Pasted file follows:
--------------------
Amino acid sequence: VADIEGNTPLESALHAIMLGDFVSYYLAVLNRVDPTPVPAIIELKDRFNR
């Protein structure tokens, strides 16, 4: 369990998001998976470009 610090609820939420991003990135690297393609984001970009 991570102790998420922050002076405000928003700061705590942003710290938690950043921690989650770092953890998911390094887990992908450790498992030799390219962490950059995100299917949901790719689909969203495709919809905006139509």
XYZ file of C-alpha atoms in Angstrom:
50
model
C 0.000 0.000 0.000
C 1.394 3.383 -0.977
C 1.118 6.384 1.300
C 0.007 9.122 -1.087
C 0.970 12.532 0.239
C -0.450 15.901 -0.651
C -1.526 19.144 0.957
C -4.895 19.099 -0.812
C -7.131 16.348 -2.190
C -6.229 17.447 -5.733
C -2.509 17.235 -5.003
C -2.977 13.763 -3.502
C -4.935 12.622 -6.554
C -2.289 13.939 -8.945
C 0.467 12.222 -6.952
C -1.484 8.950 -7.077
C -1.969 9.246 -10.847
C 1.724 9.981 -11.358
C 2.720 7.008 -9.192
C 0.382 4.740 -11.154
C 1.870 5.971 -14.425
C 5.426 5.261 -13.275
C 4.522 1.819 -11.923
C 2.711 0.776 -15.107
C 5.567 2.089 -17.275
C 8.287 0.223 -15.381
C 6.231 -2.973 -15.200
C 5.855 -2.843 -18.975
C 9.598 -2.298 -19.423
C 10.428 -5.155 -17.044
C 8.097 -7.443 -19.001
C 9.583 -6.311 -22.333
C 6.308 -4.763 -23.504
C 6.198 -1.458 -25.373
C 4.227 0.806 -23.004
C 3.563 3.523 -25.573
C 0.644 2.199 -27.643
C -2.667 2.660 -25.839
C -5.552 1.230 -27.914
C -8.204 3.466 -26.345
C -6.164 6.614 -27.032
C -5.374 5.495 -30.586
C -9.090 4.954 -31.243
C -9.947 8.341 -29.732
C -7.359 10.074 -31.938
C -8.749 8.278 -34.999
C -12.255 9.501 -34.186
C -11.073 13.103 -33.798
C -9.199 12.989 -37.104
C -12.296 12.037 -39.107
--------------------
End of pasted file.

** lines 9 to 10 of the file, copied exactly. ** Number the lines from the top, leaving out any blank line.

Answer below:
C 0.007 9.122 -1.087
C 0.970 12.532 0.239